Patients and Methods

A retrospective chart review was performed of nine consecutive patients with symptomatic VMT (eight with early, small macular holes and one with VMT alone) who received ocriplasmin intravitreal injection of 0.125 mg/0.1 mL. Institutional review board approval was obtained for this study. The following preoperative (injection) and postoperative data were collected: Snellen visual acuity, presence of dyschromotopsia, spectral-domain optical coherence tomography (SD-OCT), funduscopy, fundus photography, fluorescein angiography, presence or absence of macular hole, presence or absence of VMT, and International Society of Clinical Electrophysiology of Vision standard full-field ERG. Visual-evoked potentials (VEP) were obtained when indicated. Inclusion criteria consisted of patients with an early, small macular hole or VMT alone. All other patients were excluded.

Results

Patient 1

Patient 1 had developed VMT that, over 4 months, eventually evolved into a small full-thickness macular hole. Her subjective vision loss was disproportionate to the observed VMT. For this reason a pattern VEP was performed, which documented a significant “functional component” to her vision loss prior to any intervention. It became necessary to test her visual acuity using pattern VEPs subsequently. After an intravitreal injection of ocriplasmin, successful VMT release and closure of the macular hole were achieved. Three days after the intravitreal injection, marked ERG changes were observed under all conditions of testing (Figures 1A and 2A; Table 1): scotopic (rod-isolated), mesopic (maximal), photopic (cone-dominated), and flicker (cone-isolated). Twenty days after injection, scotopic as well as maximal responses continued to be significantly depressed, whereas the photopic and flicker responses began to partially recover but never returned to baseline. Two months after injection, the scotopic responses had worsened even further and were no longer recordable, and the maximal responses continued to be depressed. The photopic and flicker responses continued to improve. The implicit times were unaffected under maximal, photopic, and flicker conditions after injection. Her visual acuity had to be measured using VEP because of the functional component to her vision loss. Her visual acuity by VEP improved from 20/200 to 20/30 along with consistent OCT findings (Figure 2A). After 15 months, she recovered most of her photoreceptor function but did not return entirely back to baseline. Paralleling the ERG, the patient’s ellipsoid layer became indistinct 1 week after ocriplasmin injection. However, the ellipsoid layer became more visible at 6 months and significantly recovered at 15 months. The patient initially reported “darker vision” and photopsias but later noted her vision had improved substantially. The loss of the inner segment/outer segment layer directly correlated to the closure of the macular hole. However, the partial recovery of the ellipsoid layer at months 6 and 15 paralleled the improvement in cone and rod function as well as visual acuity.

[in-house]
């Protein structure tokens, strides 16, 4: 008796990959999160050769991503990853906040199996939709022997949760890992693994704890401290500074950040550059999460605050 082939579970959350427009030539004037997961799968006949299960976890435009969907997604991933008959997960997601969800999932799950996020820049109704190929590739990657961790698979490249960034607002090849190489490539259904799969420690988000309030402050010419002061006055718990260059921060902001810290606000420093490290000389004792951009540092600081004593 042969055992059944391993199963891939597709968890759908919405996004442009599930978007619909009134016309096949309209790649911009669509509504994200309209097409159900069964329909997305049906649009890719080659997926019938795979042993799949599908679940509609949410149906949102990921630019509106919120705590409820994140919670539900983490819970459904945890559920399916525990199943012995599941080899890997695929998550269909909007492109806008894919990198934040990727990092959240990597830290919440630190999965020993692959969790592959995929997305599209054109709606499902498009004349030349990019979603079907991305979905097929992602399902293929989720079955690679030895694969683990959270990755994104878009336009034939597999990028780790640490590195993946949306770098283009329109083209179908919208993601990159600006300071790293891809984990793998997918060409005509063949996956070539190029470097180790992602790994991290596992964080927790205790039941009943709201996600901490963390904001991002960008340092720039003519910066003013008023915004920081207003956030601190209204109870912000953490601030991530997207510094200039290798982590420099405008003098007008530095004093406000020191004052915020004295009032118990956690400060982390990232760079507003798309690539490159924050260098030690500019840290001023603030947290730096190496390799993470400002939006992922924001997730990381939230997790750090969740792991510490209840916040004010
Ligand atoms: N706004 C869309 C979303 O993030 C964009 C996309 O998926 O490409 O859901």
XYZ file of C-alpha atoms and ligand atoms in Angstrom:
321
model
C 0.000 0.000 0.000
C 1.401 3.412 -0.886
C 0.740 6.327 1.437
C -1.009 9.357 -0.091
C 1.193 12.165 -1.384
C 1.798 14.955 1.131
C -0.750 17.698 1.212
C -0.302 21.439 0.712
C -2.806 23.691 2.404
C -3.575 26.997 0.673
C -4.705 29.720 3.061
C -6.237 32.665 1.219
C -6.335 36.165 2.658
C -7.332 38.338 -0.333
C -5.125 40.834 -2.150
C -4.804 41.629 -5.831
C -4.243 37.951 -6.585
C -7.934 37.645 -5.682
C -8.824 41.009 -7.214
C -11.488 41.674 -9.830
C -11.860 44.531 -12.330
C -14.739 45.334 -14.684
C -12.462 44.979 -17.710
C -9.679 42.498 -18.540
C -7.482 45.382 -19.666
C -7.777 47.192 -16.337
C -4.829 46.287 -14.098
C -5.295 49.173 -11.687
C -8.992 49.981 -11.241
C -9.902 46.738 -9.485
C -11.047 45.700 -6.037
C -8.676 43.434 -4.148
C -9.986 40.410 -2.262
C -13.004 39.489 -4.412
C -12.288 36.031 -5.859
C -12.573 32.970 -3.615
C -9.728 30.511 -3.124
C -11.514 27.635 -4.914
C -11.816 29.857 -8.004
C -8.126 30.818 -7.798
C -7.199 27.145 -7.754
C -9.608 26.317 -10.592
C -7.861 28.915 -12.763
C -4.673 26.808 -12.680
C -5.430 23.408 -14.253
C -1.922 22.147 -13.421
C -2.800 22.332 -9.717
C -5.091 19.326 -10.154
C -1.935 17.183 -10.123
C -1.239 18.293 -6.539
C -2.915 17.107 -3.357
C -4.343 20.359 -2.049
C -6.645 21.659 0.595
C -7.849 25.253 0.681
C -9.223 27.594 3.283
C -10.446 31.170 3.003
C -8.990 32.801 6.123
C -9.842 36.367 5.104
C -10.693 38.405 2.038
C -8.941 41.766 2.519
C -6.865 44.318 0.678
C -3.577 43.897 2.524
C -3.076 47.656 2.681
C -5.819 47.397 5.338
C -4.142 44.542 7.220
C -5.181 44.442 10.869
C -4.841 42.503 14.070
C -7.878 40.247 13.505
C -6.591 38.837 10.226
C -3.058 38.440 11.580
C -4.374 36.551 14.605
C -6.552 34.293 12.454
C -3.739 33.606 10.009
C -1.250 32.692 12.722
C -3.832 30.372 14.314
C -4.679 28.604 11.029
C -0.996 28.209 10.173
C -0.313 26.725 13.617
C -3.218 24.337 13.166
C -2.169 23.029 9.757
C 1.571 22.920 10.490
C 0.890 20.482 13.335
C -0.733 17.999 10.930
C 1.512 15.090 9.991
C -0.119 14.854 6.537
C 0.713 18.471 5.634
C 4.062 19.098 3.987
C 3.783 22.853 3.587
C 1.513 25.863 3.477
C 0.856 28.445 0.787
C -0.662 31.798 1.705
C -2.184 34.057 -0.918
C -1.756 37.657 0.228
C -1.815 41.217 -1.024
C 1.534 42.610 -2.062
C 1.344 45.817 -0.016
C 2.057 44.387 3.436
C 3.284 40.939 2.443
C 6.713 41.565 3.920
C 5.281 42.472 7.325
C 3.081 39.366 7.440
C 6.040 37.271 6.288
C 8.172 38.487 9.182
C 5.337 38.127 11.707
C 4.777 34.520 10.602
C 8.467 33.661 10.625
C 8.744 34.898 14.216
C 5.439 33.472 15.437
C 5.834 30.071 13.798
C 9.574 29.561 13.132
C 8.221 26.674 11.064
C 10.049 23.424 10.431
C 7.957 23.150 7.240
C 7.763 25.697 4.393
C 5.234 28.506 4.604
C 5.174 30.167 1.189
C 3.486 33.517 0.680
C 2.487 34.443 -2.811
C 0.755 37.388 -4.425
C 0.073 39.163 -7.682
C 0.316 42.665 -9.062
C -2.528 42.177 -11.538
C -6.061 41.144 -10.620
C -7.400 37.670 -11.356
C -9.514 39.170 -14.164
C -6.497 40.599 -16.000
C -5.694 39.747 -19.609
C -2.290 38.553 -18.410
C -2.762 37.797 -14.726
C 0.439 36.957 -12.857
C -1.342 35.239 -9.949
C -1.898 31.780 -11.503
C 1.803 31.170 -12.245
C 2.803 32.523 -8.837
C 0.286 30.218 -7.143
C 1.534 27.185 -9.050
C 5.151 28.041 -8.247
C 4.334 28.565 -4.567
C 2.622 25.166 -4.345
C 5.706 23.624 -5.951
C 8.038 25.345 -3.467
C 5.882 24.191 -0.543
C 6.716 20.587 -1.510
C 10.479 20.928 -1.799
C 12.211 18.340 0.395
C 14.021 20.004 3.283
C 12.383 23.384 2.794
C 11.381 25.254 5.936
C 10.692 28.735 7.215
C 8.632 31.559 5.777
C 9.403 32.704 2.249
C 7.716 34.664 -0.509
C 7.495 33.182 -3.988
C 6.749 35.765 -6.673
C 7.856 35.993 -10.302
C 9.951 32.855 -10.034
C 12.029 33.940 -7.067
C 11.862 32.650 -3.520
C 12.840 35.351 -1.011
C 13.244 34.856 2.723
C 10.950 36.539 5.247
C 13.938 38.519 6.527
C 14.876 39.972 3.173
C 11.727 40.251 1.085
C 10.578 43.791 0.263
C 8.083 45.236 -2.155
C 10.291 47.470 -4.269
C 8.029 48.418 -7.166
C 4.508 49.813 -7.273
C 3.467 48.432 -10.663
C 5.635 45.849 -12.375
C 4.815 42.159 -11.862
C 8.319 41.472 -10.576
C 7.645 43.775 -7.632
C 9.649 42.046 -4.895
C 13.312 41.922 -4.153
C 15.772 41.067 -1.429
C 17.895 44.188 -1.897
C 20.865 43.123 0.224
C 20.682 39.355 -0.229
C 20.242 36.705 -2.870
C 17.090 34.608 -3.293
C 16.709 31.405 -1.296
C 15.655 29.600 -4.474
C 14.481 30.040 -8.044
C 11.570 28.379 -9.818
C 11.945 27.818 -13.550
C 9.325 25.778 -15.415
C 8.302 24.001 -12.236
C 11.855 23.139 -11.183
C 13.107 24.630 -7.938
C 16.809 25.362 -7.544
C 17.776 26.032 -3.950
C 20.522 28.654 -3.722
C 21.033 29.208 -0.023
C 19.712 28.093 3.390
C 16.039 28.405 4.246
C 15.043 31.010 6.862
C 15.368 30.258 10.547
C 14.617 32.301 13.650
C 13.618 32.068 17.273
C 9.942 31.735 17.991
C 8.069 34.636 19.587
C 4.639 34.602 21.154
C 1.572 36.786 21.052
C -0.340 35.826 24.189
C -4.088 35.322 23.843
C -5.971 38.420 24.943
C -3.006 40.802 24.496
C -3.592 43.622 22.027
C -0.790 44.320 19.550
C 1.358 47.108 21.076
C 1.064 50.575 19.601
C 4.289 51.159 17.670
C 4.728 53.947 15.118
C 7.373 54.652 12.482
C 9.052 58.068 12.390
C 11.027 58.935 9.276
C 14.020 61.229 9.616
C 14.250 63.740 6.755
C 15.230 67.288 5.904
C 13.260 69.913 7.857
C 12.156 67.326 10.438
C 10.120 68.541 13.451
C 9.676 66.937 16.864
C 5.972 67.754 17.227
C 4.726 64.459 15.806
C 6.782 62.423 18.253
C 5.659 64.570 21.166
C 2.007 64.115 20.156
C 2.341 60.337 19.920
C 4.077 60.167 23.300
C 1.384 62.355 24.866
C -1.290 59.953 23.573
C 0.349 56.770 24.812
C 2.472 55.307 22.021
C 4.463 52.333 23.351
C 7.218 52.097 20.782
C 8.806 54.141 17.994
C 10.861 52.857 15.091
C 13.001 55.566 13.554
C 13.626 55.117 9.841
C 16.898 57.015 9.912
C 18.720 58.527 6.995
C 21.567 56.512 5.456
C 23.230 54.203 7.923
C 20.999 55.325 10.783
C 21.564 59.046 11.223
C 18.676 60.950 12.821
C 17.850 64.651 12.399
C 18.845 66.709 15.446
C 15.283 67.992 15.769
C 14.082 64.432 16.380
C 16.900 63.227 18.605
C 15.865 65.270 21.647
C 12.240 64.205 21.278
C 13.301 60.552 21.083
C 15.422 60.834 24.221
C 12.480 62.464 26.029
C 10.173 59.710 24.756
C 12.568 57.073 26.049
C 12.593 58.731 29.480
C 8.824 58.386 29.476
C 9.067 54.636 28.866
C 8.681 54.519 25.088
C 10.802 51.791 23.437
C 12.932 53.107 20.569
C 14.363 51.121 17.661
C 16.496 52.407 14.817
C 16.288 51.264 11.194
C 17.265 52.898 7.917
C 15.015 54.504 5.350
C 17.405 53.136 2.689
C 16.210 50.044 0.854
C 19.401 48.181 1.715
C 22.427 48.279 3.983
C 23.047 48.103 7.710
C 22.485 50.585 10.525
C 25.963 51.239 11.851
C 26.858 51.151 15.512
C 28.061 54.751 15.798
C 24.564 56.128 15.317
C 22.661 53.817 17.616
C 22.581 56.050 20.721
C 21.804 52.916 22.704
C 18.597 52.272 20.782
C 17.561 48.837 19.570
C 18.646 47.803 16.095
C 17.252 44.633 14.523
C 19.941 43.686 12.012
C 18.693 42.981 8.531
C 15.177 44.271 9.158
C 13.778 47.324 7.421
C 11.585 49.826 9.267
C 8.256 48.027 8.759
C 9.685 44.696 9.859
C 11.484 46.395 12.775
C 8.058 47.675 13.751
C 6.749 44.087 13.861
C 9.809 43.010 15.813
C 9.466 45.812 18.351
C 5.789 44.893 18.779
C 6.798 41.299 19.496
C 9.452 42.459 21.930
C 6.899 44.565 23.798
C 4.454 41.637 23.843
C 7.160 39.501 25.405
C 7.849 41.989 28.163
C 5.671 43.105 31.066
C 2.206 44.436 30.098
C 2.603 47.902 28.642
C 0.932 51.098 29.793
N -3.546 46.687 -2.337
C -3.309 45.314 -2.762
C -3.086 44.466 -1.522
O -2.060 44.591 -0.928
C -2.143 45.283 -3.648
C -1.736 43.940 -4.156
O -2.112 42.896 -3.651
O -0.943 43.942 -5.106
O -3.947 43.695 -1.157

(A) Electroretinogram data and images of patients 1 through 3 before and after treatment with ocriplasmin. Demonstrates a successful macular hole closure of patients 1 and 2 as well as rod and some cone function loss. Patient 3 did not experience successful macular hole closure but lost cone photoreceptor function. (B) Results obtained before and after ocriplasmin injection of six patients. No significant changes were seen in patients 4 through 9.